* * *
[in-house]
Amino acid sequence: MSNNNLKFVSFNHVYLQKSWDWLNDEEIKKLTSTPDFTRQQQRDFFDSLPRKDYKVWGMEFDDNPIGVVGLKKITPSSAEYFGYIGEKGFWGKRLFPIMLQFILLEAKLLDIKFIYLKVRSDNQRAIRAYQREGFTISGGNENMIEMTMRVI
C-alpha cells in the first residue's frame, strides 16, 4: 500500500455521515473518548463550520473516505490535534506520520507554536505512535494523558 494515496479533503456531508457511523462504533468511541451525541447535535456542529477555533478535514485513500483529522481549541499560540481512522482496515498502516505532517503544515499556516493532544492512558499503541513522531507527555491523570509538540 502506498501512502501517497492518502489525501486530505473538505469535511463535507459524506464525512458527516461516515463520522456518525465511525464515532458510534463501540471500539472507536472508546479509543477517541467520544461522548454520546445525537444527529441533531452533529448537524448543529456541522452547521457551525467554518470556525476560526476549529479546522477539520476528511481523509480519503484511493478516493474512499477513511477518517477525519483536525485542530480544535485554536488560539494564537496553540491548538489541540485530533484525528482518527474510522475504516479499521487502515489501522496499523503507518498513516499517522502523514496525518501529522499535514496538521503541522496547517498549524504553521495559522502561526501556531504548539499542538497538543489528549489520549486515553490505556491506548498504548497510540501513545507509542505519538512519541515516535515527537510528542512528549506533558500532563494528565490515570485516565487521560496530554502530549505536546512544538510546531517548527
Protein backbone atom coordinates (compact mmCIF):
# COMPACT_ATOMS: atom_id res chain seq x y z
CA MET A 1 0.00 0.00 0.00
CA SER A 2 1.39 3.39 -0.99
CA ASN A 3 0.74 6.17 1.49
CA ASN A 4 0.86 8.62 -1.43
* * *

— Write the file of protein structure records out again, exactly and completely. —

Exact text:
[in-house]
Amino acid sequence: MSNNNLKFVSFNHVYLQKSWDWLNDEEIKKLTSTPDFTRQQQRDFFDSLPRKDYKVWGMEFDDNPIGVVGLKKITPSSAEYFGYIGEKGFWGKRLFPIMLQFILLEAKLLDIKFIYLKVRSDNQRAIRAYQREGFTISGGNENMIEMTMRVI
C-alpha cells in the first residue's frame, strides 16, 4: 500500500455521515473518548463550520473516505490535534506520520507554536505512535494523558 494515496479533503456531508457511523462504533468511541451525541447535535456542529477555533478535514485513500483529522481549541499560540481512522482496515498502516505532517503544515499556516493532544492512558499503541513522531507527555491523570509538540 502506498501512502501517497492518502489525501486530505473538505469535511463535507459524506464525512458527516461516515463520522456518525465511525464515532458510534463501540471500539472507536472508546479509543477517541467520544461522548454520546445525537444527529441533531452533529448537524448543529456541522452547521457551525467554518470556525476560526476549529479546522477539520476528511481523509480519503484511493478516493474512499477513511477518517477525519483536525485542530480544535485554536488560539494564537496553540491548538489541540485530533484525528482518527474510522475504516479499521487502515489501522496499523503507518498513516499517522502523514496525518501529522499535514496538521503541522496547517498549524504553521495559522502561526501556531504548539499542538497538543489528549489520549486515553490505556491506548498504548497510540501513545507509542505519538512519541515516535515527537510528542512528549506533558500532563494528565490515570485516565487521560496530554502530549505536546512544538510546531517548527
Protein backbone atom coordinates (compact mmCIF):
# COMPACT_ATOMS: atom_id res chain seq x y z
CA MET A 1 0.00 0.00 0.00
CA SER A 2 1.39 3.39 -0.99
CA ASN A 3 0.74 6.17 1.49
CA ASN A 4 0.86 8.62 -1.43